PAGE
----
The recent announcement of further SDK materials being prepared for Team Fortress 2 strongly reminded me of something when Valve’s Mike Booth explained, in the post, that Valve’s primary motivation for the SDK update was to “…make it much easier for … machinima makers to have more control over how characters animate in their movies.”
What was it, exactly, that the announcement reminded me so strongly of? Lit Fuse Films’ Ignis Solus, one of the earliest (if not the very first) Team Fortress 2 –based machinimas. Ignis Solus succesfully demonstrated back in 2007 the extent of what a capable group can convey and put cinematographically on display in the absence of actual tools. The short film sports an evocative original soundtrack, and primarily engages the viewer through the clever use of the Team Fortress 2 emotes. Some small credit for the overall success of the project must thus be awarded, primarily to Valve’s clever design for the pyro class, and secondarily to its imaginative voice acting.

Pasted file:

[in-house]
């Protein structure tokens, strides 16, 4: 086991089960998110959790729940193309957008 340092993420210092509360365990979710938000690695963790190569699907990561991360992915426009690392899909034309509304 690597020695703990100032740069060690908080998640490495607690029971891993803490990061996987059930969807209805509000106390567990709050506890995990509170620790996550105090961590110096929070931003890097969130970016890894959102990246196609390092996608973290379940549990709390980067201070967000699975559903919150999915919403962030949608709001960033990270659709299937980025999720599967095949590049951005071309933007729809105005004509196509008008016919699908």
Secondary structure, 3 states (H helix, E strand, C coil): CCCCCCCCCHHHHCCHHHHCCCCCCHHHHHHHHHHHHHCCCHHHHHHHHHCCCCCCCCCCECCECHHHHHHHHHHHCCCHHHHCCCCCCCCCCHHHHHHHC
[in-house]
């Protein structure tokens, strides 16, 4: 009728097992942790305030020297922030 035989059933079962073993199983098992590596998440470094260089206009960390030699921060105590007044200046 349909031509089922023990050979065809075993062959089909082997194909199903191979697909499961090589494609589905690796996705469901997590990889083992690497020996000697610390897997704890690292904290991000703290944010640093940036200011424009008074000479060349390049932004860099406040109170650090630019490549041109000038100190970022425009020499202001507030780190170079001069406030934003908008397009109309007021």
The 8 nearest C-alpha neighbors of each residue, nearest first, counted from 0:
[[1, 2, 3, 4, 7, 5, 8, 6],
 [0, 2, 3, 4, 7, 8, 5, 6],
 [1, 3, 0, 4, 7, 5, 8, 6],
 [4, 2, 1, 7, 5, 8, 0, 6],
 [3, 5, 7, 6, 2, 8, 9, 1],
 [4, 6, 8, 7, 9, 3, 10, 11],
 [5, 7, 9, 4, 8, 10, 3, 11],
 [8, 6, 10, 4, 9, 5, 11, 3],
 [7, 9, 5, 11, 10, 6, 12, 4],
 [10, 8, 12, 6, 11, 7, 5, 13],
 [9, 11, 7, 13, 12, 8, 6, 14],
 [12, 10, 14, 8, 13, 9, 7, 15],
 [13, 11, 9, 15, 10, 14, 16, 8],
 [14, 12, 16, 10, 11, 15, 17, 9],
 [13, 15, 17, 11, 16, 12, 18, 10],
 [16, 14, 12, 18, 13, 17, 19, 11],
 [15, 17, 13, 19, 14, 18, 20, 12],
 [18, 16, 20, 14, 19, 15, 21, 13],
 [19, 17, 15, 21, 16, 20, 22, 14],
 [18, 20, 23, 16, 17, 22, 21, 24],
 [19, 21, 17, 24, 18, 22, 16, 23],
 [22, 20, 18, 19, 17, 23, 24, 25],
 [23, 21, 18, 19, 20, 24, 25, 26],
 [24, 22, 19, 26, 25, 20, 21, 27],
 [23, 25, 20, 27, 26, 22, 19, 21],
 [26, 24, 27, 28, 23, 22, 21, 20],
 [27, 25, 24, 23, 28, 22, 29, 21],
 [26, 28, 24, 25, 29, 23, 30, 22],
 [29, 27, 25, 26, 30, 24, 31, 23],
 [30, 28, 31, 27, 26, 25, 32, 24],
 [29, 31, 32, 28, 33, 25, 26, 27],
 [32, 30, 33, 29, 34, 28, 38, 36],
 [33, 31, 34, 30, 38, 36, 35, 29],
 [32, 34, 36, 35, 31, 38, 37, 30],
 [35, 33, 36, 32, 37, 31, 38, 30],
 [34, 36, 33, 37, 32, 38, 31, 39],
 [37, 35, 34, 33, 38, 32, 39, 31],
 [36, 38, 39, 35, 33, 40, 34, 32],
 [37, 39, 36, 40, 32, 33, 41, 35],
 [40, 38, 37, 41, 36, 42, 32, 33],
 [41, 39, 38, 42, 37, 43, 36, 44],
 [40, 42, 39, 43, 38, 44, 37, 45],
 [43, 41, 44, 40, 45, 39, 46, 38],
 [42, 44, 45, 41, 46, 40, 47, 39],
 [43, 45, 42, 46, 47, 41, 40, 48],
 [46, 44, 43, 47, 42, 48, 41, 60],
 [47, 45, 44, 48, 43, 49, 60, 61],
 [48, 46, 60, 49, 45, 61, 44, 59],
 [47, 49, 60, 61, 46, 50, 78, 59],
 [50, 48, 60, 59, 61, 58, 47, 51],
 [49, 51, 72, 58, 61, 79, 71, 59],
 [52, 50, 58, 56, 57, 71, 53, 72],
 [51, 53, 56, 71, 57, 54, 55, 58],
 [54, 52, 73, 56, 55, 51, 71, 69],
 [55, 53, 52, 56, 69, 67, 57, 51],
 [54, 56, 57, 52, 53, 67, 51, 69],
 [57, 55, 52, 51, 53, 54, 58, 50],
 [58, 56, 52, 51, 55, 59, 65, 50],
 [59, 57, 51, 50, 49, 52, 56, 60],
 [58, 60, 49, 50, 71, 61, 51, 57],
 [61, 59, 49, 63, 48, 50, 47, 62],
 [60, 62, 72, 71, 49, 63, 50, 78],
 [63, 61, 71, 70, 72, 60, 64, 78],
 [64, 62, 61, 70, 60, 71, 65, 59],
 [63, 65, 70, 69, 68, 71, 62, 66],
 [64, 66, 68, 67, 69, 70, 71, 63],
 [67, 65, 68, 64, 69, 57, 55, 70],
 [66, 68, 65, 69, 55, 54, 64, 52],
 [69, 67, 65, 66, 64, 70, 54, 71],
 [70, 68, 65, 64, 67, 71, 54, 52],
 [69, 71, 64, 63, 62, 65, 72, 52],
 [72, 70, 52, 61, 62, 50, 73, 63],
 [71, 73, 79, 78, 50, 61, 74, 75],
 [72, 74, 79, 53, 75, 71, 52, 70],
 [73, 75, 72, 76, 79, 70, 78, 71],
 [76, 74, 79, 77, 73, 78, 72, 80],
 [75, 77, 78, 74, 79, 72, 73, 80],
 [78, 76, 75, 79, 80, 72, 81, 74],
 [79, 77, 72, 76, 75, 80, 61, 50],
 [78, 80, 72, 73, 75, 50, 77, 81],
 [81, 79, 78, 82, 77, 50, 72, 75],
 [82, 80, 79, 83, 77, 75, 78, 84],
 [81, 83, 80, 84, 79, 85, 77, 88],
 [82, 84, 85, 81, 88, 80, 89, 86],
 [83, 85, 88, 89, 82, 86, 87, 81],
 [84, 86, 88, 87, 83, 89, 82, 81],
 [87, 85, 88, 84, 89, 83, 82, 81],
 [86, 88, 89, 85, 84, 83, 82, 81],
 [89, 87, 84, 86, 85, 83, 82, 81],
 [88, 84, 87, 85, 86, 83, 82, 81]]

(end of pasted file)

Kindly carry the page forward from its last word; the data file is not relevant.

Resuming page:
All in all, Lit Fuse manage to establish a vivid canvas of emotion with no access to low-level source materials, perhaps at once revealing how and why machinima works, technical aspects aside, by taking a well-known context, and then engaging viewers with the unexpected and the unfamiliar.
While there is, one would surmise, relatively little incentive for Valve to keep on releasing more SDK materials to the public, especially now that a major portion of the TF2 source has already been available for quite some time, it’s still nothing short of spectacular that the team continues to serve general interests beyond those of players, no matter how trivial the contribution may be in the grander scale of things.